Bicycle Trails: Bicycles are allowed only on designated service road. Please check with park rangers.
Horseback Riding: All trails but Heritage Grove Trail are open to horses. Check with park rangers for trail conditions prior to riding. Some trails are closed during the Winter Season. No rental horses are available.
Fishing and Hunting: These activities are not permitted per California State Fish and Game Regulations.
Days and Hours of Operation
Pescadero Creek Park is open every day of the year including all holidays. It opens daily at 8:00 A.M. The closing time varies by time of year. The closing times are:
December - February 5:00 P.M.
March 6:00 P.M. (before Daylight Savings Time starts)
March 7:00 P.M. (after Daylight Savings Time starts)
April - August 8:00 P.M.
September 8:00 P.M. (through Labor Day)
September 7:00 P.M. (beginning the day after Labor Day)
October 7:00 P.M. (first week[s] of October)
October 6:00 P.M. (last three weeks of October)
November 6:00 P.M. (before Daylight Saving Time ends)
November 5:00 P.M. (after Daylight Saving Time ends)
The park contains a significant amount of forest and watershed related resources. In additional to coast redwoods and douglas fir, there is a fairly large grove of endangered Santa Cruz cypress (cupressus abramsinana) along Butano Ridge. Other major tree species include california wax myrtle, tan oak (once commercially harvested for tan bark), madrone, california bay laurel, big leaf maple, cayon live oak, coast live oak, and knobcone pine.
Pescadero Creek and Alpine Creek both contain steelhead trout (salmo gairdneri). Pescadero Creek also has a small and variable run of silver salmon (Oncorhynchus Kitsutch). The steelhead (a sea run rainbow trout) is far the most significant of these species. Both are listed as endangered by the state and federal agencies.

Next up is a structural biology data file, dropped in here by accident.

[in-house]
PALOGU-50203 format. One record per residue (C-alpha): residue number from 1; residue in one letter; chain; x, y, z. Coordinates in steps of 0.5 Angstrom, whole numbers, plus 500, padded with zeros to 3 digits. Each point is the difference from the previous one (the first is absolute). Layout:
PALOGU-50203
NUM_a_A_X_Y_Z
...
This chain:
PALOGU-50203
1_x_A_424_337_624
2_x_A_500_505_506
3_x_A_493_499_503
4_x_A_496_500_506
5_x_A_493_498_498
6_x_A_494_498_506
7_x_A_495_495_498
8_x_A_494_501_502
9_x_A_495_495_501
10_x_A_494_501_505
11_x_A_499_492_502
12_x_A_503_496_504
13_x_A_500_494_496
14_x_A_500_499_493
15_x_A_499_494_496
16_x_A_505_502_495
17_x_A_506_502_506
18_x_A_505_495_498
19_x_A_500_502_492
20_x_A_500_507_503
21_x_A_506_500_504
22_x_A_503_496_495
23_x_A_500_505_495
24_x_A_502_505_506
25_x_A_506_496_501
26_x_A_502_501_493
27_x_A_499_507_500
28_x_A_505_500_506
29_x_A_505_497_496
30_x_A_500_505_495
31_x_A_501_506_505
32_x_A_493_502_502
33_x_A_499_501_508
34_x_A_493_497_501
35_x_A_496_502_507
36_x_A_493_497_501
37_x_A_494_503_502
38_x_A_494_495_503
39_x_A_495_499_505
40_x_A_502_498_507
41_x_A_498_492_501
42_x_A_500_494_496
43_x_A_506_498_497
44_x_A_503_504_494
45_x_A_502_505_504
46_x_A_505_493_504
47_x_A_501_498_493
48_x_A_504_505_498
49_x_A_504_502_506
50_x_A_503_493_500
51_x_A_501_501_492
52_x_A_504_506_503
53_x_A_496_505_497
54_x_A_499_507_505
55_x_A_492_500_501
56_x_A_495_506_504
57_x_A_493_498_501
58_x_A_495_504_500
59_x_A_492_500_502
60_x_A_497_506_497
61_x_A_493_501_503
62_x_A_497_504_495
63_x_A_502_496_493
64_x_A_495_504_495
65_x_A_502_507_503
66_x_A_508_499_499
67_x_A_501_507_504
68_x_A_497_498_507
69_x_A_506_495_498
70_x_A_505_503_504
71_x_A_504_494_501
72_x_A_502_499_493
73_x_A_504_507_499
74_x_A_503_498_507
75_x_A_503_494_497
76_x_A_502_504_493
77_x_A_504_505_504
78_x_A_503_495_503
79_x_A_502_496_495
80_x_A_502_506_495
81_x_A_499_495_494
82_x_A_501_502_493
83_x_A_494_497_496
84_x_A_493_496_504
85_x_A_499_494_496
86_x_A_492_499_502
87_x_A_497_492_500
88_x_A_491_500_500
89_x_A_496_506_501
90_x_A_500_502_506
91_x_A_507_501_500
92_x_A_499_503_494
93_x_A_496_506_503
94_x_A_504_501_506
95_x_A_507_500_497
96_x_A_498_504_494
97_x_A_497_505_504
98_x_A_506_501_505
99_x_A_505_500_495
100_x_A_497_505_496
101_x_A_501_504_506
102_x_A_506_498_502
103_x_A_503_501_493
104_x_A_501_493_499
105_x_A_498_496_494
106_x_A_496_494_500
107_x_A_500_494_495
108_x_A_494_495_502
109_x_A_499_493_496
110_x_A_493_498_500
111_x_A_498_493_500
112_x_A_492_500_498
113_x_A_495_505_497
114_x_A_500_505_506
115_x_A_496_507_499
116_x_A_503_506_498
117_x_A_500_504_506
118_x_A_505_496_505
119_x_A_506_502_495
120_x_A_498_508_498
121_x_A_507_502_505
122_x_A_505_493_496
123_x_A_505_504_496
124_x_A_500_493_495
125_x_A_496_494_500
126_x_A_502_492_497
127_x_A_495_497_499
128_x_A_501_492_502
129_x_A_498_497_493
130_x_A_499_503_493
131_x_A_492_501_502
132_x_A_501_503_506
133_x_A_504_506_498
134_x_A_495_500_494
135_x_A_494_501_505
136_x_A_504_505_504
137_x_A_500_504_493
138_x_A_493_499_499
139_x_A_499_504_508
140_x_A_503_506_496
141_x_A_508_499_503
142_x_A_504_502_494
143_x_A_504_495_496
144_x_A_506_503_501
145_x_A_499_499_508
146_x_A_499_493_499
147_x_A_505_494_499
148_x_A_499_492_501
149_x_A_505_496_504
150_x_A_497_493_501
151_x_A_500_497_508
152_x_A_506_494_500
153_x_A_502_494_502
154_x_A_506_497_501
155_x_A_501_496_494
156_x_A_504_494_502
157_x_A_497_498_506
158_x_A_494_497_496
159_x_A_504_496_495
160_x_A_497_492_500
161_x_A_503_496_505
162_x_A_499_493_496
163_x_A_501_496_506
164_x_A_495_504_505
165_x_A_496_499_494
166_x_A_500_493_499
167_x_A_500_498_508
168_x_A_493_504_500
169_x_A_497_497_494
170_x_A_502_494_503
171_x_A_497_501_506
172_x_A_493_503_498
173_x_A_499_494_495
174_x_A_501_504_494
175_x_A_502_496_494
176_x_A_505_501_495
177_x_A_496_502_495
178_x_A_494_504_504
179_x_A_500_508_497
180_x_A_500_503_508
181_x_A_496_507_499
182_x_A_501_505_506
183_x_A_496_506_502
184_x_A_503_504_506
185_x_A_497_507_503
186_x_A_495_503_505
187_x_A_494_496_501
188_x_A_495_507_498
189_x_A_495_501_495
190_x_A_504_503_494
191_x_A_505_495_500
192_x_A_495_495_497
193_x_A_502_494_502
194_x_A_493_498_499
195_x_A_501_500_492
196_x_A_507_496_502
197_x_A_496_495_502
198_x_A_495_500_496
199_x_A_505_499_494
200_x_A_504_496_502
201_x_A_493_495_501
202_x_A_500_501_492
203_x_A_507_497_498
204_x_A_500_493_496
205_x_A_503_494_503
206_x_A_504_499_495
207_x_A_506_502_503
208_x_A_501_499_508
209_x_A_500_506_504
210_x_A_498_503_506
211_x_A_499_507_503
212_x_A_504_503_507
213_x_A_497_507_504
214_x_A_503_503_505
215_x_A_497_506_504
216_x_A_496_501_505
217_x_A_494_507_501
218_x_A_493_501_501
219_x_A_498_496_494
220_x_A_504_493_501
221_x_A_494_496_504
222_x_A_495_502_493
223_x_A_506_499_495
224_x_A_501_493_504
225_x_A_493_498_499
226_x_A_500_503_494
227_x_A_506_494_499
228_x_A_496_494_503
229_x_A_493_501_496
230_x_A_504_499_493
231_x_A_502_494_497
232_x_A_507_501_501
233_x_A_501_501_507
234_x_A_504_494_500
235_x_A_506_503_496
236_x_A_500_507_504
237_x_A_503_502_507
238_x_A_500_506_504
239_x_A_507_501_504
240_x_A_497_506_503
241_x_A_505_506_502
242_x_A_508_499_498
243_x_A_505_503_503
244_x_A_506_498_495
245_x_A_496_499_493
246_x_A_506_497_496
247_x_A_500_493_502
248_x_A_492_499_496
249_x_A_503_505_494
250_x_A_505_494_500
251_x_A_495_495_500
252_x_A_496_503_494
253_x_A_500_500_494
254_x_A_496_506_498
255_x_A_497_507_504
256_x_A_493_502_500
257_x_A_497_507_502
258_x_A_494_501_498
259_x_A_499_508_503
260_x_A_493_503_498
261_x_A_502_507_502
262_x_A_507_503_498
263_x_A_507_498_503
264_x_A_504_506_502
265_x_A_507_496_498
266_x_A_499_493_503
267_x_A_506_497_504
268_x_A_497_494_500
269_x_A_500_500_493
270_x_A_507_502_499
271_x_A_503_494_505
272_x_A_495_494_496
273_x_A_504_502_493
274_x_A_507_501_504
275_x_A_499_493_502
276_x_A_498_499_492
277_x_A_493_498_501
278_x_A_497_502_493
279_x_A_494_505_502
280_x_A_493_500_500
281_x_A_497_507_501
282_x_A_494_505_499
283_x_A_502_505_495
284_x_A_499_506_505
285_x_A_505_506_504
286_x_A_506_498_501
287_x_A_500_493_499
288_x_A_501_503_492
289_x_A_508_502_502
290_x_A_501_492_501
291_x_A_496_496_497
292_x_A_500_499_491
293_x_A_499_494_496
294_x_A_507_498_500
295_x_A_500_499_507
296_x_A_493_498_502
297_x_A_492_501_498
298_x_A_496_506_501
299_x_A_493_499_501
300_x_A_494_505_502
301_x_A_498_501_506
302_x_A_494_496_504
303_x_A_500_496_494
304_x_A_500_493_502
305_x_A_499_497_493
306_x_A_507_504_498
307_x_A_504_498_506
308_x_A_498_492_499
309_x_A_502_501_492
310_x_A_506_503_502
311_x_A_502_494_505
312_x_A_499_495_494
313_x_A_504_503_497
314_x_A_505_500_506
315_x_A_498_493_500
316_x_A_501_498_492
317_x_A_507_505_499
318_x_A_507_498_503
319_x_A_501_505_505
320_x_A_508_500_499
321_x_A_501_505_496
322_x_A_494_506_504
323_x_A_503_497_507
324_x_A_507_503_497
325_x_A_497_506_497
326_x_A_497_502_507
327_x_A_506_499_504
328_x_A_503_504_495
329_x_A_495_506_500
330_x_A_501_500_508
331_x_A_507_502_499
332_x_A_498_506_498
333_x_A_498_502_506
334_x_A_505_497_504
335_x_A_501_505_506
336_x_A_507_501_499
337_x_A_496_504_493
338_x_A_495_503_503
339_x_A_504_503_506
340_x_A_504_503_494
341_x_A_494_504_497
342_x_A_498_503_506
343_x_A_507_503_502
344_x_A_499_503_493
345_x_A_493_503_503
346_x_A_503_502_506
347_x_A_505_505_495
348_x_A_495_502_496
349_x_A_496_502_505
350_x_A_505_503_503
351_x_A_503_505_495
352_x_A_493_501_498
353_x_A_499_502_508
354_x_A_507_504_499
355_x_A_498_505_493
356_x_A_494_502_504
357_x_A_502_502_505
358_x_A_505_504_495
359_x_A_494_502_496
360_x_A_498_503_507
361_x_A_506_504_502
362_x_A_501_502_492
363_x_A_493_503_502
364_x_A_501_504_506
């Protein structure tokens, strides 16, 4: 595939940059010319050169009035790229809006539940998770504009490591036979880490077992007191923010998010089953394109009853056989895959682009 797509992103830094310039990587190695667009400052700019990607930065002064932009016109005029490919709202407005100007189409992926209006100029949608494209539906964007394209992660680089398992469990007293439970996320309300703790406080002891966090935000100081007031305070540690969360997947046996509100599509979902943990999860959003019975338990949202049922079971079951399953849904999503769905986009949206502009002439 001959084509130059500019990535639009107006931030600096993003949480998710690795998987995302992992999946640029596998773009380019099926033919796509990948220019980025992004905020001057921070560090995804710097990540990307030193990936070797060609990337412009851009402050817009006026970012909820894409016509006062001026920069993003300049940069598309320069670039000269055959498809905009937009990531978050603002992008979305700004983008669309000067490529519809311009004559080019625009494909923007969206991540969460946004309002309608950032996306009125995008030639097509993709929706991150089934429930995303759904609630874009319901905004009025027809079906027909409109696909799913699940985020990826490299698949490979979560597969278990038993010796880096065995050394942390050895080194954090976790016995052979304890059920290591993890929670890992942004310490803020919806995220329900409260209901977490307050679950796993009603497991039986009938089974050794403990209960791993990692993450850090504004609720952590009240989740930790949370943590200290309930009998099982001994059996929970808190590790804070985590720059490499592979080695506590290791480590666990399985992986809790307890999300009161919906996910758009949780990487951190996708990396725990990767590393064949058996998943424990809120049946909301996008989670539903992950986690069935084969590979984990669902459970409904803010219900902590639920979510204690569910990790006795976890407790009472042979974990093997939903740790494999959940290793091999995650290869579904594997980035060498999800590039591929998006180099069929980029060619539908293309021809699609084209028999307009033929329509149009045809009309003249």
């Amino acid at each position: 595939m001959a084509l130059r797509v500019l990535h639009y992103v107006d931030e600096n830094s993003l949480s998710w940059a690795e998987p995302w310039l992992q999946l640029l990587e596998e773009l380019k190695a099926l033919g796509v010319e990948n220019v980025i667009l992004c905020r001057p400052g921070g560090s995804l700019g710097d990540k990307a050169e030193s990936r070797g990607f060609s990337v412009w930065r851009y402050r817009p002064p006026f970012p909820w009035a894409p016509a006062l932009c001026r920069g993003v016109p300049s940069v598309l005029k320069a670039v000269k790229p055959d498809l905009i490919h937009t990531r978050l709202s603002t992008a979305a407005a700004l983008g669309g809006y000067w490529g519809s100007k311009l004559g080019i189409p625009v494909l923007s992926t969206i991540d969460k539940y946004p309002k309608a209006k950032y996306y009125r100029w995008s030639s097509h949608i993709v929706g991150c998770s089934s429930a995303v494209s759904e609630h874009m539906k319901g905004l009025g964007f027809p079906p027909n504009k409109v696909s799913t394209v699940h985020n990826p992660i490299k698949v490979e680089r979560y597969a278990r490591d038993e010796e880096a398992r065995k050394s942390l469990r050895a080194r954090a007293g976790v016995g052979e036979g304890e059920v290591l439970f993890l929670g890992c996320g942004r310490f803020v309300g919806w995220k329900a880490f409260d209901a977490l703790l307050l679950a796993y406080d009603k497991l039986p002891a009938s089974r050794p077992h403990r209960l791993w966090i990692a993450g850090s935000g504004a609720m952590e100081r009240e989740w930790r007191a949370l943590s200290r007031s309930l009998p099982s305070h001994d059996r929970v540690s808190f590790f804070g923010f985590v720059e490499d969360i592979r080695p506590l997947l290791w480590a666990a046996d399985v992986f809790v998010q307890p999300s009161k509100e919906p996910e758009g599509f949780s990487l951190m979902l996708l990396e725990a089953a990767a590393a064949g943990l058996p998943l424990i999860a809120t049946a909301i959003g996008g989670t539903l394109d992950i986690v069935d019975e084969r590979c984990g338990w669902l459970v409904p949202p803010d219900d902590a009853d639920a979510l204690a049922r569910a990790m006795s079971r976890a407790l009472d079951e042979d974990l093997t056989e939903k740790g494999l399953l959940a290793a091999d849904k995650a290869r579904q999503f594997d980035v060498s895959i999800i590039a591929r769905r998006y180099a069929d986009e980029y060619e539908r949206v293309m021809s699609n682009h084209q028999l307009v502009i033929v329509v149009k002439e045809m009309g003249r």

The park also provides nesting for the endangered Mabled murrelet.
Other significant species of wildlife include: black-tailed deer, raccoon, western gray squirrel, coyote, mountain lion, feral pigs are becoming a significant pest, causing erosion damage.
Pescadero Creek Park sits atop a deposit of natural gas and oil. Natural gas occasionally bubbles up through seams near Hoffman Creek producing a strong gas odor. Crude oil pools up in the channel of Tarwater Creek, and seeps into Jones Gulch Creek staining the rocks. Oil exploration was attempted in the 1970's but failed to hit the pool. Natural gas under San Mateo County has been estimated at 10 billion cubic feet but no exploration wells have been attempted in the park.
Prepare for a safe and enjoyable visit to Pescadero Creek Park and other San Mateo County Parks by being aware of your natural environment.
Directions to the Park
The entrance to Pescadero Creek is through Memorial Park.
From 101 or 280: Take Highway #84 west of La Honda. Turn left 1/2 mile past village center in La Honda on Pescadero Road. The Park entrance in on Pescadero Road about 6 miles from turn off.
From Highway #1: Take coast highway to Pescadero Road about 11 miles to the park entrance.
Pescadeo Creek Park has no facilities that can be reserved. Trail camps such as the Shaw Flat and Tarwater are on a first come, first serve basis. If you have any questions or would like to check for camp availability, please contact the ranger station at Memorial Park.
If you are an individual or an organization interested in the Volunteer Program, please contact Pescadero Creek Park or the San Mateo County Parks Volunteer Program Coordinator.
To preserve the natural environment of Pescadero Creek Park, all plants, animals and natural features are protected.
Picking or removing wildflowers or other natural material is prohibited.
Cutting and gathering of wood is prohibited.
Dogs and other pets are not allowed.
Picnicking is permitted only in designated areas.
Horses are permitted only on designated trails.
Motor vehicles and bicycles are permitted only on paved roadways and in established parking areas.
Firearms and other weapons are prohibited.
Loud radios and the playing of amplified musical instruments are not permitted.
Park opens at 8:00 A.M. and closes at the preset time prior to sunset.
Use only designated trails at all times.
Beer and wine only are allowed in certain areas, no hard liquor.
Smoking is prohibited.
Feeding of wildlife is prohibited.
Leaving designated trails is prohibited.
Fishing and hunting are not permitted per California State Fish and Game Regulations.